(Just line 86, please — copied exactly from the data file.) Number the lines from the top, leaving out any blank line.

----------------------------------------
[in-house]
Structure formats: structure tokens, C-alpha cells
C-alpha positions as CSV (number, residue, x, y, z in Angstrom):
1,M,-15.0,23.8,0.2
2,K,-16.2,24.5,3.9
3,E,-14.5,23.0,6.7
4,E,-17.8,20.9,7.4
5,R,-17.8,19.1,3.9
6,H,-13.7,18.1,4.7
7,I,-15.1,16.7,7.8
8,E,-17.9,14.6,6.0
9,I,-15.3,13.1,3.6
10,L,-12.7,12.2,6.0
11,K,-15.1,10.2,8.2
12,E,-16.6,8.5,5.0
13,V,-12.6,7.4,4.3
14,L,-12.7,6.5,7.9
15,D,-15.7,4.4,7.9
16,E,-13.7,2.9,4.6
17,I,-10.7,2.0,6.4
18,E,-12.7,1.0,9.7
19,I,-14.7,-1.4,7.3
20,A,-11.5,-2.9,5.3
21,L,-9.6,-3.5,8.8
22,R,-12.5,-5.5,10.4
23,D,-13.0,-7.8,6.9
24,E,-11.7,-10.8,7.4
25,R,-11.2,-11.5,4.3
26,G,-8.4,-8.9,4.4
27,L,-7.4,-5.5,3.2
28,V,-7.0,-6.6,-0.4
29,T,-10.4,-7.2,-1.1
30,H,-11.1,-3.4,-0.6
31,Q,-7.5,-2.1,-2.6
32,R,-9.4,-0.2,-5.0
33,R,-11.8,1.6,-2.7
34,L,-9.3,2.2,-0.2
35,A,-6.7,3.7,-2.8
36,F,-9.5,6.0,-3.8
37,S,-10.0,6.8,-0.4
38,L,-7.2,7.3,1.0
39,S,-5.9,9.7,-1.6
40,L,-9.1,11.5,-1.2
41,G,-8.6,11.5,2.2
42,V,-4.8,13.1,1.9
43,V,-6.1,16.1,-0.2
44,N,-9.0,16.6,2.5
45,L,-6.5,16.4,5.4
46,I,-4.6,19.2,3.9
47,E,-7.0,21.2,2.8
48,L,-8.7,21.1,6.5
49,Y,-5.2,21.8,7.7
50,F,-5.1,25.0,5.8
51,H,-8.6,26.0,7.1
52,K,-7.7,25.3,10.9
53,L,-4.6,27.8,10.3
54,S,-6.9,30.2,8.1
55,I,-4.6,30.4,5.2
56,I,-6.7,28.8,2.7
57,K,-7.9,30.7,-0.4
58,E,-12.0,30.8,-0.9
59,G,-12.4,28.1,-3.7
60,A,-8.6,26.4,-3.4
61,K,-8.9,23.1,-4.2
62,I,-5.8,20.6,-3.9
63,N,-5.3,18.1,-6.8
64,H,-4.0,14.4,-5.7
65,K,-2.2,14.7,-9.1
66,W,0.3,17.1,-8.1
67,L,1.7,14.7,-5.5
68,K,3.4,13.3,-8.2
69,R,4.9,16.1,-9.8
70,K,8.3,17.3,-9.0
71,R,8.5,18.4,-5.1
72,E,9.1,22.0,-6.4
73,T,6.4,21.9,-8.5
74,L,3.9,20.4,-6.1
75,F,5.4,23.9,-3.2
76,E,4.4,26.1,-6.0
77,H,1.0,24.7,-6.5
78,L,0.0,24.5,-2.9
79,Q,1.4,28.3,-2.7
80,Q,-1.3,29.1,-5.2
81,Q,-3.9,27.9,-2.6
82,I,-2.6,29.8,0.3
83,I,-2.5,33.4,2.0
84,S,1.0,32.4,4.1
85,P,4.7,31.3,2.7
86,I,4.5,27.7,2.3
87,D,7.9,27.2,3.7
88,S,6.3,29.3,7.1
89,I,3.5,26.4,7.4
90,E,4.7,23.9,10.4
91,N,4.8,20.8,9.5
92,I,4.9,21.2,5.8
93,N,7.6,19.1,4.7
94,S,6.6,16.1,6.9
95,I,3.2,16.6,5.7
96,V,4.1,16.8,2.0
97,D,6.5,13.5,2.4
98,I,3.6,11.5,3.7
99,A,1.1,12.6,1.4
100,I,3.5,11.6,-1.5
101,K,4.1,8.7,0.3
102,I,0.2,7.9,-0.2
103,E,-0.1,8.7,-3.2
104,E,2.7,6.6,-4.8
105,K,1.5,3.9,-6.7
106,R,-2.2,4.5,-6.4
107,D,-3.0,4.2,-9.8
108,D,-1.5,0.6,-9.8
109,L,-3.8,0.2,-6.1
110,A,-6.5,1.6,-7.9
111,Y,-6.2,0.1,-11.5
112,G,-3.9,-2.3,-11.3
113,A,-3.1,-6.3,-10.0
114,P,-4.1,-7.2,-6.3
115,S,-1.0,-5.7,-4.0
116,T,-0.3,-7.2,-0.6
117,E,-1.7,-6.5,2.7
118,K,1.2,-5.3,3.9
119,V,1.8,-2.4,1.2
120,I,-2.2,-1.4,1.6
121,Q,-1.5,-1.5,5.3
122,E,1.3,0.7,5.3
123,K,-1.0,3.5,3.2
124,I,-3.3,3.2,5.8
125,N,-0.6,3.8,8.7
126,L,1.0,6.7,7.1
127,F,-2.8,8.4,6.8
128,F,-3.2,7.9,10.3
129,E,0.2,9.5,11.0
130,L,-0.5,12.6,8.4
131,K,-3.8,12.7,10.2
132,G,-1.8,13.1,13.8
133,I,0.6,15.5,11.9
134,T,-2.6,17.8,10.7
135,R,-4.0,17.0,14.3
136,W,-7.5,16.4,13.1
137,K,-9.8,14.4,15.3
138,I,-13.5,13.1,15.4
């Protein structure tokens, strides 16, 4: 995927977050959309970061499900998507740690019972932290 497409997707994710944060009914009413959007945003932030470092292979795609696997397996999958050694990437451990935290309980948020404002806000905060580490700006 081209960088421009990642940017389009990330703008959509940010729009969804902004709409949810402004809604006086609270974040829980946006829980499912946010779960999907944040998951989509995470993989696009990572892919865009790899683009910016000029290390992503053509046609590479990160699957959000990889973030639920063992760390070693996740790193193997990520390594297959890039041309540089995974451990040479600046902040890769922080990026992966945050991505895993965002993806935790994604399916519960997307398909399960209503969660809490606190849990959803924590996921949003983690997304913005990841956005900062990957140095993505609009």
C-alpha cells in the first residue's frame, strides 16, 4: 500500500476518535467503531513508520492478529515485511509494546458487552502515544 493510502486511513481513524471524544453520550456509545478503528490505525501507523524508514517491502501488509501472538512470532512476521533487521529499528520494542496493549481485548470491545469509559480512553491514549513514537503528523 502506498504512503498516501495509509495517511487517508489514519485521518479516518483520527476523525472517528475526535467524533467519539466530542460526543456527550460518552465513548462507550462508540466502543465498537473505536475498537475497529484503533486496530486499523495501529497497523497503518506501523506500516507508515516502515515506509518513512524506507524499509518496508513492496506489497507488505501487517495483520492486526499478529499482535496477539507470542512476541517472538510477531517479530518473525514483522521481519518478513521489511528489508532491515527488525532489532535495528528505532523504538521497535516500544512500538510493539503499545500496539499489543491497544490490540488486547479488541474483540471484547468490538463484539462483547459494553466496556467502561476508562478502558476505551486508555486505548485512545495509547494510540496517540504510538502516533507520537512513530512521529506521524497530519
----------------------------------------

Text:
83,I,-2.5,33.4,2.0